11 Jun 2022
TL;DR: This paper proposes SpEaC --- a coarse-grained reconfigurable spatial architecture - as an energy-efficient programmable processor for earable applications, which outperforms programmable cores modeled after M4, M7, A53, and HiFi4 DSP by 99.3% and outperforms low power Mali T628 MP6 GPU across all kernels.
Abstract: Earables such as earphones [15, 16, 73], hearing aids , and smart glasses [2, 14] are poised to be a prominent programmable computing platform in the future. In this paper, we ask the question: what kind of programmable hardware would be needed to support earable computing in future? To understand hardware requirements, we propose EarBench, a suite of representative emerging earable applications with diverse sensor-based inputs and computation requirements. Our analysis of EarBench applications shows that, on average, there is a 13.54×-3.97× performance gap between the computational needs of EarBench applications and the performance of the microprocessors that several of today's programmable earable SoCs are based on; more complex microprocessors have unacceptable energy efficiency for Earable applications. Our analysis also shows that EarBench applications are dominated by a small number of digital signal processing (DSP) and machine learning (ML)-based kernels that have significant computational similarity. We propose SpEaC --- a coarse-grained reconfigurable spatial architecture - as an energy-efficient programmable processor for earable applications. SpEaC targets earable applications efficiently using a) a reconfigurable fixed-point multiply-and-add augmented reduction tree-based substrate with support for vectorized complex operations that is optimized for the earable ML and DSP kernel code and b) a tightly coupled control core for executing other code (including non-matrix computation, or non-multiply or add operations in the earable DSP kernel code). Unlike other CGRAs that typically target general-purpose computations, SpEaC substrate is optimized for energy-efficient execution of the earable kernels at the expense of generality. Across all our kernels, SpEaC outperforms programmable cores modeled after M4, M7, A53, and HiFi4 DSP by 99.3×, 32.5×, 14.8×, and 9.8× respectively. At 63 mW in 28 nm, the energy efficiency benefits are 1.55 ×, 9.04×, 68.3 ×, and 32.7 × respectively; energy efficiency benefits are 15.7 × -- 1087 × over a low power Mali T628 MP6 GPU.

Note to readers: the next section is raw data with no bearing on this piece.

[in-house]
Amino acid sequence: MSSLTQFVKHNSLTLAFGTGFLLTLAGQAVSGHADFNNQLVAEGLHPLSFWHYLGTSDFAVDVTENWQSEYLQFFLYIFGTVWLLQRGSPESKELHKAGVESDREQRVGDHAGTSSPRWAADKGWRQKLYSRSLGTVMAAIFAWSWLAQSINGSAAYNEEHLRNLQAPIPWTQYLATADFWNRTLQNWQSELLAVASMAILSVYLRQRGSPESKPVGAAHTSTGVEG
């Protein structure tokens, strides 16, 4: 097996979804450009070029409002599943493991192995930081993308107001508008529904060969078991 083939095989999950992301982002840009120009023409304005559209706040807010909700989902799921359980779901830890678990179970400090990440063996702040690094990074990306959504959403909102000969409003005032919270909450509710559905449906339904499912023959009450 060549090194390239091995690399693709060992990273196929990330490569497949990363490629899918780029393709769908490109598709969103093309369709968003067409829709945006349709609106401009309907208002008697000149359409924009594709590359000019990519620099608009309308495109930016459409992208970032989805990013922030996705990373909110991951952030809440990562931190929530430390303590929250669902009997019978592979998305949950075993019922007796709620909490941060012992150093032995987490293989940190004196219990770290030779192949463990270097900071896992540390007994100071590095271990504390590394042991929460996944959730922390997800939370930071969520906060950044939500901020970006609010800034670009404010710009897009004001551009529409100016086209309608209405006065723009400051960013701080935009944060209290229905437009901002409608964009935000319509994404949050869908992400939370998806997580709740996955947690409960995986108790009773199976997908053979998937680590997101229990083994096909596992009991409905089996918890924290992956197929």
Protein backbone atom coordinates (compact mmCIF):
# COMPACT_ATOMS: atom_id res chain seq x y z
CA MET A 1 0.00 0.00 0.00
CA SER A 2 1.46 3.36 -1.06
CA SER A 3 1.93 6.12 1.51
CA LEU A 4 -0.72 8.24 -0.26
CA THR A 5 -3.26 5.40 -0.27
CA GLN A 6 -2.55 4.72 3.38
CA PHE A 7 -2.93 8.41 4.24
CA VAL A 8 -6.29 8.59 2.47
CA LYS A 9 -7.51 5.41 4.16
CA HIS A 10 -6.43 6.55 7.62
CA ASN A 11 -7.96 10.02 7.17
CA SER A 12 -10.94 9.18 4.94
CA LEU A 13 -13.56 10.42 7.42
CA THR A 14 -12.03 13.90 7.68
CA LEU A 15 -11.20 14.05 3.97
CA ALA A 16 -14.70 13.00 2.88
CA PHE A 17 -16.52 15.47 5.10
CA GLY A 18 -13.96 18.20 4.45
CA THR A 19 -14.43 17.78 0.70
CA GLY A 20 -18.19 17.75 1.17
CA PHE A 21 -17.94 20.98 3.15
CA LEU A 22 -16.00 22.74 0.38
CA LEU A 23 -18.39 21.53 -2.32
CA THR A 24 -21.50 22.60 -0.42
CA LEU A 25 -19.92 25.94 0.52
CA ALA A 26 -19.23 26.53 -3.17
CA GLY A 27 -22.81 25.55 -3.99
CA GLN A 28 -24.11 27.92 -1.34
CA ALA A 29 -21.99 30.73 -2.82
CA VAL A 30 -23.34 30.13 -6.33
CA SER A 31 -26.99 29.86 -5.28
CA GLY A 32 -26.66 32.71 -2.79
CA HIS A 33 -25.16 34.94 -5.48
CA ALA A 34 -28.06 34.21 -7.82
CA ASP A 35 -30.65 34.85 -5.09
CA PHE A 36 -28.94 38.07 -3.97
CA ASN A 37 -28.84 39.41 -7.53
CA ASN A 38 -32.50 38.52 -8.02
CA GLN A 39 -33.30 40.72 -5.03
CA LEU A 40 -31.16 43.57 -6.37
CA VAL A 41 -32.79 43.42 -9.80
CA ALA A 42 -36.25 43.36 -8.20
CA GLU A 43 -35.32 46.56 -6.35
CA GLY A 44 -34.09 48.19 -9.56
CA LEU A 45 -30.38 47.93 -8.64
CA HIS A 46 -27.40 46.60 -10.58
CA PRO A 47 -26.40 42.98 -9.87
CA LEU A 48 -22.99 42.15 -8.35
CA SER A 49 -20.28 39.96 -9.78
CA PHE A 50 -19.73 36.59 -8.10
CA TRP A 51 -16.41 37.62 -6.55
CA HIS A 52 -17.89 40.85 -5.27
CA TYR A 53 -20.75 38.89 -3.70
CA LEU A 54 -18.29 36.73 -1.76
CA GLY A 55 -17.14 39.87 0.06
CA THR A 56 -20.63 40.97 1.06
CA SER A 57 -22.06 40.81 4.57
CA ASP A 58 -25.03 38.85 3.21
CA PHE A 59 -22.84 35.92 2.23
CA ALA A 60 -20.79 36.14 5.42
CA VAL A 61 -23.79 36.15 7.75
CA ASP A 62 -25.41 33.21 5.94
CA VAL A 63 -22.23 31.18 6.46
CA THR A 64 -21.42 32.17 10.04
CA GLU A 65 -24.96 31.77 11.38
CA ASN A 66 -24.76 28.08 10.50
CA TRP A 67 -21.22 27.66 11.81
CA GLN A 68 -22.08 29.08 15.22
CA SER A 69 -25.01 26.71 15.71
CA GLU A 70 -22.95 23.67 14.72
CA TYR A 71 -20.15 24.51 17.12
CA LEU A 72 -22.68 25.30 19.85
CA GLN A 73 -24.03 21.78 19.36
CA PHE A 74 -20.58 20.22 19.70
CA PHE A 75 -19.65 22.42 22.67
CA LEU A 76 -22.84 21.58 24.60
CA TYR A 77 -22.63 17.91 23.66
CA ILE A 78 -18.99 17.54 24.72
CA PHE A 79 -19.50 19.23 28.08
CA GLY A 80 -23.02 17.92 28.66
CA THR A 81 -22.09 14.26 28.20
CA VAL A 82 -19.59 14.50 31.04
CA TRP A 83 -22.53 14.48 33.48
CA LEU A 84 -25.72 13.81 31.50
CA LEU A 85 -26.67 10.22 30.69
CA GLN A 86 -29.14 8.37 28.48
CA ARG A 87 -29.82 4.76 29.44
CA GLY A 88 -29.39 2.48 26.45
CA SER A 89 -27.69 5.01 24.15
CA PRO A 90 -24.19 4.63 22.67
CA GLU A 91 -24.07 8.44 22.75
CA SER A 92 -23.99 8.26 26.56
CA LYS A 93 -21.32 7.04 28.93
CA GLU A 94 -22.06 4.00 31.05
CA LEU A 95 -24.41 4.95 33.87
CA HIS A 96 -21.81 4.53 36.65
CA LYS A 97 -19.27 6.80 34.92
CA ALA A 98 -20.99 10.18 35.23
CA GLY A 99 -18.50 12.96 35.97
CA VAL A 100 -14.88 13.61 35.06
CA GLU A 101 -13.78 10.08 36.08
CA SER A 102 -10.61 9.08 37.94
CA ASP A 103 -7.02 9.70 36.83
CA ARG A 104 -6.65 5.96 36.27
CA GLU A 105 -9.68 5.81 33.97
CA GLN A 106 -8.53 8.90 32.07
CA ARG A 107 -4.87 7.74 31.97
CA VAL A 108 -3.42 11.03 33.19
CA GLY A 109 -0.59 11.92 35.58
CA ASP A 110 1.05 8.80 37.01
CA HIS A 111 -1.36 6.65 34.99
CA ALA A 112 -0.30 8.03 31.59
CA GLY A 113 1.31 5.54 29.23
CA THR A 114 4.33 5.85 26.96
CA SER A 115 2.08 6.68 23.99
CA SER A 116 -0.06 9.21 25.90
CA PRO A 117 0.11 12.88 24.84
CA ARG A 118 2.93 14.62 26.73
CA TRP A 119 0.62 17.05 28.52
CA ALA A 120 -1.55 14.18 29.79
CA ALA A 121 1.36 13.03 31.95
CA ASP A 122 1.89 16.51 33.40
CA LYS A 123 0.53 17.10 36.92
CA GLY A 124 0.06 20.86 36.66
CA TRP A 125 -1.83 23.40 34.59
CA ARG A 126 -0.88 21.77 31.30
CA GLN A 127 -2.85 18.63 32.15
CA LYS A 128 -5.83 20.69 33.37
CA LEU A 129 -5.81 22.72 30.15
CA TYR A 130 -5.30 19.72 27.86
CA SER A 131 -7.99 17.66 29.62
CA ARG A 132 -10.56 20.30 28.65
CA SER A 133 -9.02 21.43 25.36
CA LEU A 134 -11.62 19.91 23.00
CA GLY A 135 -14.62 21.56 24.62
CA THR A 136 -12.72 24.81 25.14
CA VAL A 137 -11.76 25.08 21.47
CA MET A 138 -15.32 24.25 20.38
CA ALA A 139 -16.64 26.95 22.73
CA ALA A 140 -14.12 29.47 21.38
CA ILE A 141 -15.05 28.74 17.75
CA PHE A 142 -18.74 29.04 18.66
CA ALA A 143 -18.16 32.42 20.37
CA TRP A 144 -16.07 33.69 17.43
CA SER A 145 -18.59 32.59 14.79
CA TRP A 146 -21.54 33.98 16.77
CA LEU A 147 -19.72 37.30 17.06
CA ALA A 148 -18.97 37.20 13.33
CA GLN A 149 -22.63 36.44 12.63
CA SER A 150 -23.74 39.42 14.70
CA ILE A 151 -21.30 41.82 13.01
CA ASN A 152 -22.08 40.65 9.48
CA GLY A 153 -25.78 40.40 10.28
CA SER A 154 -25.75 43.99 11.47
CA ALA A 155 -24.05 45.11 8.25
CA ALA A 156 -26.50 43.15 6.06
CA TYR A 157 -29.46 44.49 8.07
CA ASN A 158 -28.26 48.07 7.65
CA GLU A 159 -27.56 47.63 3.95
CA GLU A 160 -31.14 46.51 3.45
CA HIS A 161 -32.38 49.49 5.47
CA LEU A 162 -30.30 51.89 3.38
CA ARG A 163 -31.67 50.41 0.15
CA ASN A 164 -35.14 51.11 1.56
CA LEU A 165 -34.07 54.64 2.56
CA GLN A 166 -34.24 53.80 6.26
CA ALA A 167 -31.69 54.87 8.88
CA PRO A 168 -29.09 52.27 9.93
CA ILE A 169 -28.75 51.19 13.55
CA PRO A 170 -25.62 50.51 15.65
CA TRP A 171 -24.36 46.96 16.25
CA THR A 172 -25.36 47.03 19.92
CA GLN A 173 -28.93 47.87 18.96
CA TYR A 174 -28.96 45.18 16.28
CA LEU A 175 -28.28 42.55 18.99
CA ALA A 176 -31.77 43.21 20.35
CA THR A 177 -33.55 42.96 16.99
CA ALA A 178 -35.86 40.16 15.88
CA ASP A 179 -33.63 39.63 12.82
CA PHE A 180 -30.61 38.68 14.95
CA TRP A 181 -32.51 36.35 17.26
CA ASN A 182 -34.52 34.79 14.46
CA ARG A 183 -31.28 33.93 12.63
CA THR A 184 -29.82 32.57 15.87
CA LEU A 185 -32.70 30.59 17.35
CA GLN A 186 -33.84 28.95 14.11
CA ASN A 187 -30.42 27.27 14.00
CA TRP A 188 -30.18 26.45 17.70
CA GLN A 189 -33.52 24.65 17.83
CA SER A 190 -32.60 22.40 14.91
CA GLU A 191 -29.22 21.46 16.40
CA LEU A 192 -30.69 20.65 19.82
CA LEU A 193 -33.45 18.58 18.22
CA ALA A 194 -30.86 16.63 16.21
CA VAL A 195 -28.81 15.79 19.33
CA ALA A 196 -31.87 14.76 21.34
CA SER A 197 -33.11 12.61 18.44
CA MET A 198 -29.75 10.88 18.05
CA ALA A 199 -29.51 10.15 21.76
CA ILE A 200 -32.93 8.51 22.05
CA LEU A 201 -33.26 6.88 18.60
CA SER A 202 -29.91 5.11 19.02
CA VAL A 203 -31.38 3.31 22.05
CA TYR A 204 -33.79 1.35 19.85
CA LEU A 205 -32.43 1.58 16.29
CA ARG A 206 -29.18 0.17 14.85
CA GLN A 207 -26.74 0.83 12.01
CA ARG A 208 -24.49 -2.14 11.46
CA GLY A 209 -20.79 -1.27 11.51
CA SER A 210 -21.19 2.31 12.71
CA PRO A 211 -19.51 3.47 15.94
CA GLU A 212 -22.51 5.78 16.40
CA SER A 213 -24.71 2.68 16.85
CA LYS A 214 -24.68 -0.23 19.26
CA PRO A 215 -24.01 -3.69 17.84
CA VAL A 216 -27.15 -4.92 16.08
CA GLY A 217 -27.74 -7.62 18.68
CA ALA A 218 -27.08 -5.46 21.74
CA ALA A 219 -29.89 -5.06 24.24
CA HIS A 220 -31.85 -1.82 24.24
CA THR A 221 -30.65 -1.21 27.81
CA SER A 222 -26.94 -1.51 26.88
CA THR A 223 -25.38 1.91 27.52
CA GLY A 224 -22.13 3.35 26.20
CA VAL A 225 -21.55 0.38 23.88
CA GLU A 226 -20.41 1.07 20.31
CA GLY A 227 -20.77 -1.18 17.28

TL;DR: An open source high level synthesis fixed-to-floating and floating- to-fixed conversion tool is presented for embedded design, communication systems, and signal processing applications.
Abstract: An open source high level synthesis fixed-to-floating and floating-to-fixed conversion tool is presented for embedded design, communication systems, and signal processing applications. Many systems use a fixed point number system. Fixed point numbers often need to be converted to floating point numbers for higher accuracy, dynamic range, fixed-length transmission limitations or end user requirements. A similar conversion system is needed to convert floating point numbers to fixed point numbers due to the advantages that fixed point numbers offer when compared with floating point number systems, such as compact hardware, reduced verification time and design effort. The latest embedded and SoC designs use both number systems together to improve accuracy or reduce required hardware in the same design. The proposed open source design and verification tool converts fixed point numbers to floating point numbers, and floating point numbers to fixed point numbers using the IEEE-754 floating point number standard. This open source design tool generates HDL code and its test bench that can be implemented in FPGA and VLSI systems. The design can be compiled and simulated using open source Iverilog/GTKWave and verified using Octave. A high level synthesis tool and GUI are designed using C#. The proposed design tool can increase productivity by reducing the design and verification time, as well as reduce the development cost due to the open source nature of the design tool. The proposed design tool can be used as a standalone block generator or implemented into current designs to improve range, accuracy, and reduce the development cost. The generated design has been implemented on Xilinx FPGAs.